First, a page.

Double dactyls: African memory

African sky

I follow an erudite blog posted by a graduate student in zoology that mixes good science in plain language with great photos and quirky amusement.

Recently she posted  about a poetical form unknown to me, the double dactyl.  I got hooked trying to make one up for myself.  I followed her lead, writing verse about science.

Reading this, you should be aware that three lines are each constructed of a pair of triple rhythms  like “higglety pigglety” whereas the fourth line stops on the fourth, stressed, syllable.   A sign of poetic failure is probably having to italicise the stressed words:

Epstein-Barr virus was

Found in a cell line that

Came from a cancer that

Grows in the jaw.

Intell’gent surgeon that

Spotted conundrum that

Chronic Plasmodium makes

Virus do more.

This relates to discoveries in the 1950s when Denis Burkitt, missionary surgeon in Uganda, biopsied the continent, probing the geographical limits of the previously unknown lymphoma that now bears his name.  His prepared mind worked out that this cancer must be associated with a virus spread by an insect vector, ideas that led to Tony Epstein finding his eponymous virus within a cell line from a Burkitt’s lymphoma.  Confusingly, it was then shown that the virus is ubiquitous among humans and spread in our saliva not by insects at all.  Others showed that Burkitt’s lymphoma is driven by the coincidence of children acquiring Epstein Barr virus very early in life plus suffering repeated bouts of falciparum malaria (Plasmodium falciparum is of course spread by mosquitoes and wreaks enormous injury on exposed populations).  So Burkitt did not fit the final pieces together but it was his enquiring mind and observation in the field that founded areas of science that have been enormously productive in understanding cancer.

Just before I started my own doctoral work in this field, I had the chance to visit Uganda.  I was not painting then.  Later, when I was just starting to use  watercolour, I had no reference photo to remind me.  Thus my painting carries my memories of where I was first based, on the shore of Lake Victoria, but I copied someone else’s composition – from a book or the net I cannot remember.  From Entebbe, I flew to the West Nile (where Burkitt had made his observations some 30 years earlier) in a tiny plane through vast confectionary clouds, piloted by a slightly mad guy with a Biggles moustache.  The hospital was on the Congo border by virgin jungle filled with the whoops of apes.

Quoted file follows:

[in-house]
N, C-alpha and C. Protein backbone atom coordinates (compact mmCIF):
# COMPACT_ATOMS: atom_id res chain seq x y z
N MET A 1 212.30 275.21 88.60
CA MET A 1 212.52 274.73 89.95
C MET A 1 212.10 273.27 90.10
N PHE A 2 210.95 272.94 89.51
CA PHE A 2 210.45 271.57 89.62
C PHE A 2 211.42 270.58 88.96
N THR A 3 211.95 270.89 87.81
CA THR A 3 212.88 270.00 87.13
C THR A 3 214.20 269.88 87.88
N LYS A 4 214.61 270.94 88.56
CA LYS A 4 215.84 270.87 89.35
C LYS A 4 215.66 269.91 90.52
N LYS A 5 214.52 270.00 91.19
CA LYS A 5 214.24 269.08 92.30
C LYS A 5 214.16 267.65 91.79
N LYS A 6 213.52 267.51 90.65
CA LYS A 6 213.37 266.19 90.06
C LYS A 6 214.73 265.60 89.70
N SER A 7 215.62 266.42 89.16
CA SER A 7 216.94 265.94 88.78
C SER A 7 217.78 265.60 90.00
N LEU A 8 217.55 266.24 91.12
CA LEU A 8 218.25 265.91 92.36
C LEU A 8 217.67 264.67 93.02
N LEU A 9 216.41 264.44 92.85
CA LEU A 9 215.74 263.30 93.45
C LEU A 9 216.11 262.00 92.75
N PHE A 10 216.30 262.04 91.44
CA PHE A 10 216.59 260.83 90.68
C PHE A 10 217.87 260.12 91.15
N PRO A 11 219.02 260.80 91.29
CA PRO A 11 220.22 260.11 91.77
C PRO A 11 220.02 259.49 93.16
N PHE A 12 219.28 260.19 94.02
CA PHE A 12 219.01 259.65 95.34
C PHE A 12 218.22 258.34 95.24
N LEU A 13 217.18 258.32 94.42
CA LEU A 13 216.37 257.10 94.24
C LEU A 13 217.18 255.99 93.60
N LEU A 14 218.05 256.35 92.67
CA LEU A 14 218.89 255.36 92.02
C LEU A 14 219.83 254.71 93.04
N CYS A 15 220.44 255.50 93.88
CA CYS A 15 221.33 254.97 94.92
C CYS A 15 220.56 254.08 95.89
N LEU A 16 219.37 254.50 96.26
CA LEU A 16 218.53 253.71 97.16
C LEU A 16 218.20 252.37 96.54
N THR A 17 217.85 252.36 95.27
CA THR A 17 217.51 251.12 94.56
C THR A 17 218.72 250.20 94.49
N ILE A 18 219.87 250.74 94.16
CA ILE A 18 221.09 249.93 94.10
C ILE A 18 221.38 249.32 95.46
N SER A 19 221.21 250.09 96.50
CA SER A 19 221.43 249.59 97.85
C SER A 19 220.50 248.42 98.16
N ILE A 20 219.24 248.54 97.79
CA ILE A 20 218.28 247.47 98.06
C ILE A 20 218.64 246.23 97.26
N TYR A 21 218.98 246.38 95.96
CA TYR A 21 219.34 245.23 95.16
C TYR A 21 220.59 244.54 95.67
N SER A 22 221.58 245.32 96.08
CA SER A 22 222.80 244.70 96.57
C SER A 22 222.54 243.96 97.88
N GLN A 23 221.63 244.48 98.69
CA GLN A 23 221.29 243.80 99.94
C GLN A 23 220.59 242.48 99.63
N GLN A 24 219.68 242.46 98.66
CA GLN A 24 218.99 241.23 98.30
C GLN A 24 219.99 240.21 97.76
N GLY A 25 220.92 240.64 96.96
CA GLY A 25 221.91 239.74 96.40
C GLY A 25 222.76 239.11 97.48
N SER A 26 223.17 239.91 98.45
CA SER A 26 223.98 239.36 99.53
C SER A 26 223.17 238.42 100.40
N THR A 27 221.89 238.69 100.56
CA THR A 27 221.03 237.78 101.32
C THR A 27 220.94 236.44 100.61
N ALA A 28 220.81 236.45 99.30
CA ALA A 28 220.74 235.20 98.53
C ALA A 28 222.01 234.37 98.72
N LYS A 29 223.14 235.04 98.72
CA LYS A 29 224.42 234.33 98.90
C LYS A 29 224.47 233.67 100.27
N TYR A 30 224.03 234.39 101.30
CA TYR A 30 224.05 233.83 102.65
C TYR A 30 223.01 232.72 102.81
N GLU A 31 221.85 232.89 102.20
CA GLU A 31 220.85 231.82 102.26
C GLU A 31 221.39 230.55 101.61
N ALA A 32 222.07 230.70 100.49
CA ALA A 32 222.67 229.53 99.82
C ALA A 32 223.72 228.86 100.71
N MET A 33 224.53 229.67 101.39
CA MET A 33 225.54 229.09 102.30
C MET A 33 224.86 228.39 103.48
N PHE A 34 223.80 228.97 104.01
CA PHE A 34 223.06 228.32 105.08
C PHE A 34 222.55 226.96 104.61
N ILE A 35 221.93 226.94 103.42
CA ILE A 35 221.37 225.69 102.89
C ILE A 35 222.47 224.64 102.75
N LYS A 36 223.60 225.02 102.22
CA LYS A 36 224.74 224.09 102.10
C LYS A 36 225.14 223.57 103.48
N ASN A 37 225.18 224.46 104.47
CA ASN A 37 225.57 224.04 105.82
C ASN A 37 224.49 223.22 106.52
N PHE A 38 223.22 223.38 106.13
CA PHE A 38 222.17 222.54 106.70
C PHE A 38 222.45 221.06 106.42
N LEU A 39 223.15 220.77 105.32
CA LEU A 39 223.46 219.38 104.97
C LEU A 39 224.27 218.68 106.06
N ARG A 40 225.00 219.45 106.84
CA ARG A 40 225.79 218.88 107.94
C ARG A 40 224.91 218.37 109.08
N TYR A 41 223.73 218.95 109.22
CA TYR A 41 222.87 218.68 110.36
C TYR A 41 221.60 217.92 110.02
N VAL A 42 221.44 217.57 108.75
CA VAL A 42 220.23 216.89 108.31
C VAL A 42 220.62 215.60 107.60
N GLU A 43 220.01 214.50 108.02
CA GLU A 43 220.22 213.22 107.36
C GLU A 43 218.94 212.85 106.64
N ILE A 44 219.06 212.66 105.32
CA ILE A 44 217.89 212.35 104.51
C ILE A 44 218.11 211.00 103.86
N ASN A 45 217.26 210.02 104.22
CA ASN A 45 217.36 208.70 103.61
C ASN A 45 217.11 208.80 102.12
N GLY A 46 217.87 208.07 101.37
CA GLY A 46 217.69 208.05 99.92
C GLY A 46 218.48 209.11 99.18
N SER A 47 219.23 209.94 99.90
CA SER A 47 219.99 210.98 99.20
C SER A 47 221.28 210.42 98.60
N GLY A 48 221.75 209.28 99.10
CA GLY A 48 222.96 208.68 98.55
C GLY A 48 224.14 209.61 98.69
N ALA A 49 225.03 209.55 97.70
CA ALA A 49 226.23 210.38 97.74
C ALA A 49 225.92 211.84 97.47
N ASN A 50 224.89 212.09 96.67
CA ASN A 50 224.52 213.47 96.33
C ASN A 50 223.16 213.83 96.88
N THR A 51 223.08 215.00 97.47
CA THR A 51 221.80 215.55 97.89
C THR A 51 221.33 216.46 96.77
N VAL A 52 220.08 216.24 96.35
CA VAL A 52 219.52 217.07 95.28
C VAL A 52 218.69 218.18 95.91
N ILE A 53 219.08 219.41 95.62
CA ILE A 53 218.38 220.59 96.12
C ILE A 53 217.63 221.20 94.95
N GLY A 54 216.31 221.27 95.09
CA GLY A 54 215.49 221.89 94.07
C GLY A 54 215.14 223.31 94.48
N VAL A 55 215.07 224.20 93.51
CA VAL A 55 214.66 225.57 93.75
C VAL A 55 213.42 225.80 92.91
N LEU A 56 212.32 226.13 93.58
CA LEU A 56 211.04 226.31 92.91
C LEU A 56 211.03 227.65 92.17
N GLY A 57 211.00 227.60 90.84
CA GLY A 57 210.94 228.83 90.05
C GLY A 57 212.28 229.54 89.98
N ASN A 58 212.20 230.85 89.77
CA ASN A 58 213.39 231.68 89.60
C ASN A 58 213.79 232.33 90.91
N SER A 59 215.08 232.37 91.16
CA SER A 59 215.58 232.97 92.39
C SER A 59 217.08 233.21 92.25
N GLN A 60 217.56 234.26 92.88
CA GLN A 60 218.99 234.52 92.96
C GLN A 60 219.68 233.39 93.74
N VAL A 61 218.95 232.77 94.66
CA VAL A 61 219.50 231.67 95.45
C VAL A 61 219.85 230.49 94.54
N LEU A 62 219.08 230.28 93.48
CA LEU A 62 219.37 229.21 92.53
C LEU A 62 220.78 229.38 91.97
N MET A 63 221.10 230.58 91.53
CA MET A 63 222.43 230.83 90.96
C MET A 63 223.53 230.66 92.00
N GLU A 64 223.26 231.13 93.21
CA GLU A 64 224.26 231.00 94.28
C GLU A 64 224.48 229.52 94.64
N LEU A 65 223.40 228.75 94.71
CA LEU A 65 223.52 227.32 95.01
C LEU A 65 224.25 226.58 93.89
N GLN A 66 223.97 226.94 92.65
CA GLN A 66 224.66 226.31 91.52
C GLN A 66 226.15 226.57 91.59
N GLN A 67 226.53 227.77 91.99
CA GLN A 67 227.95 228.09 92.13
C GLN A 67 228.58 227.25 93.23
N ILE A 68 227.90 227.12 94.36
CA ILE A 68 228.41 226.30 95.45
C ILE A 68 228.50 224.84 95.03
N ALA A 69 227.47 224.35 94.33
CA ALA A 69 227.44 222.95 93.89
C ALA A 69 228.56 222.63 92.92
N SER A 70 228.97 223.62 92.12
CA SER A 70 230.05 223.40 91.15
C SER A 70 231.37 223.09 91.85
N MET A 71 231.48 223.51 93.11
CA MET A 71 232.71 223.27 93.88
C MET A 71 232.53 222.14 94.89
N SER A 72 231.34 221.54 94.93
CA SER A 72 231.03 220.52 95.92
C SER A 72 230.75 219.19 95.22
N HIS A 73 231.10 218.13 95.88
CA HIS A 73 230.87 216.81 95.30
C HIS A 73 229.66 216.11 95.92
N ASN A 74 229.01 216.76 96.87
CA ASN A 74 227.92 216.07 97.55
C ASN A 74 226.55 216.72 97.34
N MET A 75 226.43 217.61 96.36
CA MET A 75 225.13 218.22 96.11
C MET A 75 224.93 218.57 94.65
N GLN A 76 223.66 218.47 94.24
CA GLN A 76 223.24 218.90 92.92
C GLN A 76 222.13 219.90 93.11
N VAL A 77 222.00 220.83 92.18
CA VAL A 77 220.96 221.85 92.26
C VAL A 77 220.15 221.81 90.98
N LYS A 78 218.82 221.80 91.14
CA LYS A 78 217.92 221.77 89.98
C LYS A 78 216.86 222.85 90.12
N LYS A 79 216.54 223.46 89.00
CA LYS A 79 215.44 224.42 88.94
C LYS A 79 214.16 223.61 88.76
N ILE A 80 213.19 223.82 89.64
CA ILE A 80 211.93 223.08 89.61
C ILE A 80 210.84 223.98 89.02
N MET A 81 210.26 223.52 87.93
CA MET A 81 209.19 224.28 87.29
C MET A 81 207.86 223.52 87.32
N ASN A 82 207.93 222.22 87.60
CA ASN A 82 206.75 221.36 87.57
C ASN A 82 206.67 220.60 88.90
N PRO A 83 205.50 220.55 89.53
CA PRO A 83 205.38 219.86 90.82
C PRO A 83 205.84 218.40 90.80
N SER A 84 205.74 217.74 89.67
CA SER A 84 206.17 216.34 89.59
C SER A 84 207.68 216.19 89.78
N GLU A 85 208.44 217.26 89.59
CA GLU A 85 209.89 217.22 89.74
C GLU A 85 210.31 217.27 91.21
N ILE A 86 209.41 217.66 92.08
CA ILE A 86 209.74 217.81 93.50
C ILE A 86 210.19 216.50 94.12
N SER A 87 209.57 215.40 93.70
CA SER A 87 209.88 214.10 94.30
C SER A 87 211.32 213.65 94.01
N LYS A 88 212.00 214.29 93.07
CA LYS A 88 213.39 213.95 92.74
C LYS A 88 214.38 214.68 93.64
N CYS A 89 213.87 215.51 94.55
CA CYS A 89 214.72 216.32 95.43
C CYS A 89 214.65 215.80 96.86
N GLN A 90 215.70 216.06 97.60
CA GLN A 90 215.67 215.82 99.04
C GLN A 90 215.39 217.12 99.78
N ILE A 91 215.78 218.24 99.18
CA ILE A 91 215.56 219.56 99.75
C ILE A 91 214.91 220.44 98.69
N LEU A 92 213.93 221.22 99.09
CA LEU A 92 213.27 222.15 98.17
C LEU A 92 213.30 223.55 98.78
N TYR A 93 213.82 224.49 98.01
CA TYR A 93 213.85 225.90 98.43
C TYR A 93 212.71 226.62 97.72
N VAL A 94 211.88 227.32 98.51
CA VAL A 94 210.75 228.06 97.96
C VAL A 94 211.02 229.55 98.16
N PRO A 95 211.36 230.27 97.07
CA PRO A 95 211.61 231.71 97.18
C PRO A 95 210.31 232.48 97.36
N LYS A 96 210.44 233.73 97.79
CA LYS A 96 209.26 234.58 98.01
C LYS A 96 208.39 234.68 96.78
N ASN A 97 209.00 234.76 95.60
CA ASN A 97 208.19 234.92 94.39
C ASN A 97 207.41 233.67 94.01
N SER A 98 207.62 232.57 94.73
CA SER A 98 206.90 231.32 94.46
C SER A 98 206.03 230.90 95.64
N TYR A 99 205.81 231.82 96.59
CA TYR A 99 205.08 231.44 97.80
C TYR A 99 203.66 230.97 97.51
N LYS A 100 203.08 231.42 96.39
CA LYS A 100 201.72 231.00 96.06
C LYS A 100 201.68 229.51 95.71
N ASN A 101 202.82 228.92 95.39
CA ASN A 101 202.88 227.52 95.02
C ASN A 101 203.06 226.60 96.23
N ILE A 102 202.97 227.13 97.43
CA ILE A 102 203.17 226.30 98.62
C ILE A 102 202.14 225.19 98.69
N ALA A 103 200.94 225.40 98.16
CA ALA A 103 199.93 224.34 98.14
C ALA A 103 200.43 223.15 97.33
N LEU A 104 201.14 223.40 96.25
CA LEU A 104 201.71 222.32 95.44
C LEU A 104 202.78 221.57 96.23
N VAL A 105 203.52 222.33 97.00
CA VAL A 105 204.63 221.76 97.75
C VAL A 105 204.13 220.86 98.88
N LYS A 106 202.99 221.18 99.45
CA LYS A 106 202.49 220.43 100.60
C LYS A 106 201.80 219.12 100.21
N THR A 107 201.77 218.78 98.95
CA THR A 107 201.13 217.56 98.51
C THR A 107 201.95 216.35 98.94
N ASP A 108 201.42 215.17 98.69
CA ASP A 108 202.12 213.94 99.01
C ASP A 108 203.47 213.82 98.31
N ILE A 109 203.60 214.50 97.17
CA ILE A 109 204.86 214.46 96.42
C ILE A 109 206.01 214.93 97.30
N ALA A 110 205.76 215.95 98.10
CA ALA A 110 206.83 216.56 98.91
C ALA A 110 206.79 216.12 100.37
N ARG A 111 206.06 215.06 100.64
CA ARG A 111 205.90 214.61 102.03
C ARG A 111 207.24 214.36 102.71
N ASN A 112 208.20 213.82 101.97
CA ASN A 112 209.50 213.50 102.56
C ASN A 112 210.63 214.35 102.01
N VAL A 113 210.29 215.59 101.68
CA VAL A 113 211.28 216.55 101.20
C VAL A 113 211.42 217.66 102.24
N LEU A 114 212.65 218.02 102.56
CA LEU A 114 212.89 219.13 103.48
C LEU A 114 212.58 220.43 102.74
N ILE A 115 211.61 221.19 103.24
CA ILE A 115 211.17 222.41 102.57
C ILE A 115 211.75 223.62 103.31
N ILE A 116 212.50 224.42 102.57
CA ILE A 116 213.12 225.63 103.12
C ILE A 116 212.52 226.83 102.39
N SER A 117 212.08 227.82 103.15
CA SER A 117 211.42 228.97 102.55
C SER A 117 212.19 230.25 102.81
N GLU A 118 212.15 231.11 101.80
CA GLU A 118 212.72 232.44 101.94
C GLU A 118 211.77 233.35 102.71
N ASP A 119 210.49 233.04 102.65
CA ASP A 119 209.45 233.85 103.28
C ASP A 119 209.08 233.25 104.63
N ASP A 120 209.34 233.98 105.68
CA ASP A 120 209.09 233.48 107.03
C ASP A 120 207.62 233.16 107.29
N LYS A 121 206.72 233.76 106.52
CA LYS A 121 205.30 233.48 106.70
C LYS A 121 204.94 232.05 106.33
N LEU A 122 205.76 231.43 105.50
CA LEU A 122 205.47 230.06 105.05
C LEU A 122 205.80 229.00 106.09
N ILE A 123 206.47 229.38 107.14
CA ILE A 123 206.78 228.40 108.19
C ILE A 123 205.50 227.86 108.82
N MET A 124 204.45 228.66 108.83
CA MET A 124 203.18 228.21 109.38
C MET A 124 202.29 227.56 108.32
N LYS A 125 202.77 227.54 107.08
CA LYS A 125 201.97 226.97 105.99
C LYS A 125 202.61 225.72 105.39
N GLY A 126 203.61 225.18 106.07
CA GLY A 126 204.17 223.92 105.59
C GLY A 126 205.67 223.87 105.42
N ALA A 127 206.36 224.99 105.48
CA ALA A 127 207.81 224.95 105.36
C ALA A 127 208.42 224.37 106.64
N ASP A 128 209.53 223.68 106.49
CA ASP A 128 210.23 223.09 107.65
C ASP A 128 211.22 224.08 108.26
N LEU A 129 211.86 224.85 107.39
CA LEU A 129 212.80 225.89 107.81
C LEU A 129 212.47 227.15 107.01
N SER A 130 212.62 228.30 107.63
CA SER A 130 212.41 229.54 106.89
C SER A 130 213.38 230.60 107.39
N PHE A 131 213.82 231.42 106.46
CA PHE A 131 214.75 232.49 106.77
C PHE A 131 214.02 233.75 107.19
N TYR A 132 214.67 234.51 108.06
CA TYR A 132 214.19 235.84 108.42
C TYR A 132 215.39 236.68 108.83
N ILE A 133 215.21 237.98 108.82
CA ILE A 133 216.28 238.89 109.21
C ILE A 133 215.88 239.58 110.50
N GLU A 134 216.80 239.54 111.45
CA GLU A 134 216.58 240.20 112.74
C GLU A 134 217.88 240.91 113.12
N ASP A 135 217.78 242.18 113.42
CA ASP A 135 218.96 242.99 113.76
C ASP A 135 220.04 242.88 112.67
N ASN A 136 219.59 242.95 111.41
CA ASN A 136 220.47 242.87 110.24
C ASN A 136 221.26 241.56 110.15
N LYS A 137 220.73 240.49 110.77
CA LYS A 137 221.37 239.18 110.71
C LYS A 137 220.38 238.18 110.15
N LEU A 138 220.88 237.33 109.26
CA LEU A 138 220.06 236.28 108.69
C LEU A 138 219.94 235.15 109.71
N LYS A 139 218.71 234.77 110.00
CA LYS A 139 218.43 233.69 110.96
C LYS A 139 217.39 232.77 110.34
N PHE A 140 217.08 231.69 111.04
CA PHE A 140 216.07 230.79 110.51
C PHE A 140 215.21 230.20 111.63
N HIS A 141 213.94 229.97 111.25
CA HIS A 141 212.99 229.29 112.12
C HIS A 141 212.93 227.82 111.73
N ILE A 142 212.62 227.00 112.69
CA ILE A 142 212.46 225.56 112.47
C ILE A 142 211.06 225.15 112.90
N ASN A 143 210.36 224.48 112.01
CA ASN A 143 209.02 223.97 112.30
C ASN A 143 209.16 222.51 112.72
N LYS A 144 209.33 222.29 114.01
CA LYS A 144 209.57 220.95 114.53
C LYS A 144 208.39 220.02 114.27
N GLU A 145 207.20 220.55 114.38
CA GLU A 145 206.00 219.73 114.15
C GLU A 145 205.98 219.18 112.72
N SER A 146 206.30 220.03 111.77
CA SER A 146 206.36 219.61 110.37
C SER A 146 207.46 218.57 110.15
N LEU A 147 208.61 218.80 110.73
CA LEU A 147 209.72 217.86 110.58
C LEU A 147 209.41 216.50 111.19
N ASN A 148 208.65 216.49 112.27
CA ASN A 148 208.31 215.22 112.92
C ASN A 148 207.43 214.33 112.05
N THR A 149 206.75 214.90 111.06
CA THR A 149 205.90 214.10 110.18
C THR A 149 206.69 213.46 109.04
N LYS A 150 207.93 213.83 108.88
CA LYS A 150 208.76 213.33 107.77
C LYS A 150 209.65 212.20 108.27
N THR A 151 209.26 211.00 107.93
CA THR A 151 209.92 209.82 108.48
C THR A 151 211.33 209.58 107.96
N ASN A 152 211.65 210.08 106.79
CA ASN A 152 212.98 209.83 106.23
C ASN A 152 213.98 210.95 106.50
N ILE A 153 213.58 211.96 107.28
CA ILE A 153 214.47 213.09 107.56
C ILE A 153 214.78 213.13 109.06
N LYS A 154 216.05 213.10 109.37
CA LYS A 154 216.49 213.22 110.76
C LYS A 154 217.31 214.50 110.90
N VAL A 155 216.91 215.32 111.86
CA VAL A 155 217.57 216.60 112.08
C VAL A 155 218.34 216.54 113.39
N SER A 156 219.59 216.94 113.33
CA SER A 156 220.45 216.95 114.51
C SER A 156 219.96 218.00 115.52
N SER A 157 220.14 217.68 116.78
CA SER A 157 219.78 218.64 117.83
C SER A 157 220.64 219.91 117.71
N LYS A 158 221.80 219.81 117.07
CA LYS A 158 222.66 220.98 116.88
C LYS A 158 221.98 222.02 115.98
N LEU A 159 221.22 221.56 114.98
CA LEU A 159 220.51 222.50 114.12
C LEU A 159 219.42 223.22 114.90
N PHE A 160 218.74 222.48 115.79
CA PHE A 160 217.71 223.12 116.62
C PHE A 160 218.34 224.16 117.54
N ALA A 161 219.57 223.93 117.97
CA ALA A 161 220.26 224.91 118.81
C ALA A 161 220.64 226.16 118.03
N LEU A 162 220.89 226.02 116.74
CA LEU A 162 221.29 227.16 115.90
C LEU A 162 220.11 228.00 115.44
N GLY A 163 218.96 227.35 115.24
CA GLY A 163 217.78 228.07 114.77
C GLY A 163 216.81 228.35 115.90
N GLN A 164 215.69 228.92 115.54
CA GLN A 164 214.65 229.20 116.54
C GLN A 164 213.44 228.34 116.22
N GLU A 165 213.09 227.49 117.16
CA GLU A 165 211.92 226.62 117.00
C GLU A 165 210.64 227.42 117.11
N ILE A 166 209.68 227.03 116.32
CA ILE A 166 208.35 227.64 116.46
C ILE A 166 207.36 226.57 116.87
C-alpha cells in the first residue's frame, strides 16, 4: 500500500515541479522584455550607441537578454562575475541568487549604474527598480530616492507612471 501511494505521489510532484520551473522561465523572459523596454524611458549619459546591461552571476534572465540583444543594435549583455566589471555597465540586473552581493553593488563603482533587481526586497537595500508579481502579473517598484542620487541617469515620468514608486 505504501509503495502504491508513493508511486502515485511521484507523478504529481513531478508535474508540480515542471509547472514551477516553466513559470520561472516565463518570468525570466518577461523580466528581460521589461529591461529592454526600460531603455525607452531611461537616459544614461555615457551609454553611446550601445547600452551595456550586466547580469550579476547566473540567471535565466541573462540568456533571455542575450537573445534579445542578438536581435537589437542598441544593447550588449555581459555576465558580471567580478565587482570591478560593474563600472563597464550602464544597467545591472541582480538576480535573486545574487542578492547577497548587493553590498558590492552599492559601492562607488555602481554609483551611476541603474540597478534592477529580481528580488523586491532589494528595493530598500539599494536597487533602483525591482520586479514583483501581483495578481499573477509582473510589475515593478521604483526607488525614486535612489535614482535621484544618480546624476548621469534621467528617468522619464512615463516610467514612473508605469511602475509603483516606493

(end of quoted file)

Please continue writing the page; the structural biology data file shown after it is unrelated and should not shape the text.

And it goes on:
Sixth floor, Holiday Inn, Edinburgh: dawn.

I was invited to Edinburgh to give a talk about Merkel cell carcinoma

Edinburgh from Holiday Inn (5)

This skin cancer is more aggressive than melanoma but occurs more rarely.

It occurs more frequently as we age or in people with damaged immunity.  Sometimes it nestles in the same tissue with other cancer types.

Fascinatingly, in 2008, Drs Moore and Chang discovered that Merkel cell carcinoma harbours a novel virus.  Merkel cell polyomavirus turned out to be a common harmless inhabitant on our skin.  It gets into the predecessor of the cancer cell by an unhappy accident, perhaps helped by ultraviolet light.  When it does so, it is crippled, no longer able to make new viral progeny, forever integrated in stunted form in the cellular DNA. It encodes four genes and makes just six proteins.   Just one of these genes, mutated and truncated, contributes to the cancer.  The virus subverts its hosting cell but is itself subverted to drive and shape an evolving cancer.

Cancer is complex, driven by a myriad of dysfunctional and  repurposed pathways.  How do you break the Enigma, the encrypted cipher, the code of the Merkel cell carcinoma?  We need a crib or key: a simple message we already understand as a way in.  Merkel cell polyomavirus provides us with that key.